Like a lot of teachers of economics, I have a riff about the deregulation of various industries in the late 1970s and early 1980s. For example, the Motor Carrier Act of 1935 allowed the Interstate Commerce Commission to set prices and limit entry for the trucking industry. However, in the 1970s Presidents Ford and Carter started appointing commissioners to the ICC who favored more deregulation, and the Motor Carrier Act of 1980 gave them the power to decontrol trucking.
Deregulation of industries at around this time (not just trucking, but also airlines, rail, banking, natural gas, and others) turned out to be a boon to consumers and innovation. For those who want the overall story, Clifford Winston had a nice overview of "U.S. Industry Adjustment to Economics Deregulation" in the Summer 1998 issue of my own Journal of Economic Perspectives. The Concise
Encyclopedia of Economics has a short article by Thomas Gale Moore on the history and benefits of "Trucking Deregulation" here.
The short story is that after decades of regulation that had set prices and blocked entry and exit, trucking was ready to evolve. Winston notes that the trucking industry traditionally has two parts:
"‘less-than-truckload' (LTL), which uses a network of terminals to consolidate shipments of more than one shipper’s goods on a truck, and `truckload' trucking, which provides point-to-point
service for one shipper’s goods that fill an entire truck." In addition, some firms provide their own trucking services, while other firms contract for that service. Winston cites evidence that after deregulation, trucks carried fuller loads and service times improved. Costs and prices in the LTL segment dropped 35%; costs and prices in the truckload segment dropped 75%.
However, my riff on the effects of deregulation s largely draws on evidence from the 1980s and 1990s. I have no clear idea what's up with the trucking industry these days. As a starting point to getting me back up to speed, I was delighted to see the article by Nancy Condon called "Truckonomics: An Industry on the Move" that appeared in the Second Quarter 2012 issue of Econsouth, published by the Federal Reserve Bank of Atlanta. It has lots of intriguing tidbits:
The tonnage of goods carried by trucks is sometimes used as an indicator for the overall health of the economy. Thus, it's interesting that as of early 2011, truck tonnage had regained its pre-recession level.
In thinking about main concerns for the trucking industry looking forward, fuel prices do not seem a major concern, because truckers can typically pass along fuel costs to consumers. However, short-term price spikes can be a concern: "There is typically a 45- to 60-day lag between when the carrier makes a shipment and when the shipper pays the carrier for that shipment. If the shipper is paying a fuel surcharge based on the cost of fuel two months ago, and the prices are experiencing a double-digit rise, the carrier can be seriously harmed." (Of course, the economist in me notes that it is quite possible for even small companies to hedge against short-term price spikes, if they are really concerned about this risk.)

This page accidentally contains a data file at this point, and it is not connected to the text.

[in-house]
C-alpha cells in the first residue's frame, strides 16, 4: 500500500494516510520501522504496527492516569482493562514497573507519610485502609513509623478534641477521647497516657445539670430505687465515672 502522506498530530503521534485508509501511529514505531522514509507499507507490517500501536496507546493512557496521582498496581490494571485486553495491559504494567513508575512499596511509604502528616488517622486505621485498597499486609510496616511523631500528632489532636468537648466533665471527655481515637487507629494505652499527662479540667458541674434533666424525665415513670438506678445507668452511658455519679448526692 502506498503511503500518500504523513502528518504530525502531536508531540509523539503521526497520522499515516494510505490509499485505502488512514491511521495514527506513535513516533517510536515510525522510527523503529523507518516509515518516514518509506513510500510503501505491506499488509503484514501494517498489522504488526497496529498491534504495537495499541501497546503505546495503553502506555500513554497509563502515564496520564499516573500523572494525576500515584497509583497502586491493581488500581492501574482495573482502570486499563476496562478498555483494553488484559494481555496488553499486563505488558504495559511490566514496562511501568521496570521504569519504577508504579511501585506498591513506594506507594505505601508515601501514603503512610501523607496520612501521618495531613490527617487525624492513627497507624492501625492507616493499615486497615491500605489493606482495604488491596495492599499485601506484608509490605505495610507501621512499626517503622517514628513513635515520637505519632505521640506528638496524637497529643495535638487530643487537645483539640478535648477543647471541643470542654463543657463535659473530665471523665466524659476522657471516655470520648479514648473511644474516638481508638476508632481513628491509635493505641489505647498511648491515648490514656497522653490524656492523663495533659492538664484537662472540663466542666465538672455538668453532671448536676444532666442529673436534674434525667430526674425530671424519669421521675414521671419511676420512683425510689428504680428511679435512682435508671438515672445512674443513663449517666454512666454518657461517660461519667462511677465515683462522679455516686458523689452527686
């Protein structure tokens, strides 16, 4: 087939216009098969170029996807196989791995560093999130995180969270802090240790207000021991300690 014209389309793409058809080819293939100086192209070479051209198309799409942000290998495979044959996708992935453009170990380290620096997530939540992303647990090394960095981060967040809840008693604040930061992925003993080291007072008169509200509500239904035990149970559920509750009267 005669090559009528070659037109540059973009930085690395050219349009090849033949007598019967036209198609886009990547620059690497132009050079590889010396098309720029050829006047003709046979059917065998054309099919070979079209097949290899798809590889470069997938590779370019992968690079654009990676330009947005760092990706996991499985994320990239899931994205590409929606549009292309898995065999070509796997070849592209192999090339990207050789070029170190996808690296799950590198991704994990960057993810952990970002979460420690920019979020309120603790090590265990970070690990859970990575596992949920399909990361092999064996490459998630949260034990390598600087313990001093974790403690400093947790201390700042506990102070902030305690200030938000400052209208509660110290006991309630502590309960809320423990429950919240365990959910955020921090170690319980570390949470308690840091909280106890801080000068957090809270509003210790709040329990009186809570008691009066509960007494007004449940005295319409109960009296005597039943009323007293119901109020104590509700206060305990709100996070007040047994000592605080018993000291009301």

The two issues of greater concern are constraints on the capacity of the industry and a potential shortage of drivers in the future.
The issue of capacity for the industry grows out of decisions made back in 2006, when the industry was expecting "mandated decrease by the U.S. Environmental Protection Agency (EPA) in diesel
emissions for heavy-duty trucks, to take effect in 2007. So in 2006, many trucking companies conducted what is called a “pre-buy.” To avoid having to buy the upgraded, costlier trucks, they purchased inventory ahead of their normal schedule. So when the recession began in late 2007 and demand plummeted, these companies were left holding all their new equipment ... With so much excess capacity, truck values also plummeted and the companies ended up upside down (that
is, they had negative equity) on their equipment. When times are good, most companies run their trucks through the warranty period—about 48 months—and then buy new ones to replace the old. More recently, many companies have held onto their trucks longer than normal for several
reasons: they lost the equity in their trucks, did not have enough cash reserves, or could not get credit even if they did have equity. All these factors combined to increase the age of the fleet in
the postrecession industry. ... In 2011, the trucking industry was operating with 12 percent
fewer trucks than at the height of their business in 2006 ..." For now, capacity constraints are allowing trucking companies to raise their rates. But the demand for new trucks started rising again in 2011.
During the recession, and with fewer trucks on the road than several years ago, both the number of drivers and the number of recruiters has diminished. "What’s more, many of the largest truckload carriers in the industry—including Swift, headquartered in Phoenix, Arizona, and Schneider National Inc. in Green Bay, Wisconsin—had eliminated their driver training programs altogether." Employment in trucking hasn't yet recovered to its pre-recession levels, and the industry is apparently thinking about ways to find new drivers: looking to demographic groups not well-represented among truckers in the past like women, redesigning routes so that long-haul truckers don't have to be away from home so long, and building heavy-duty trucks with automatic transmissions, which are physically easier to operate than the old 13-speed transmissions. It looks likely that the trucking industry will be looking to hire those who have the necessary licenses in the next few years.
Condon's six-page article whetted my appetite for more on the trucking industry. If anyone out there knows of a nice recent overview paper or report about structure,
costs, industry practices, employment and wages in the trucking industry over the
last decade or two, I'd love to see it.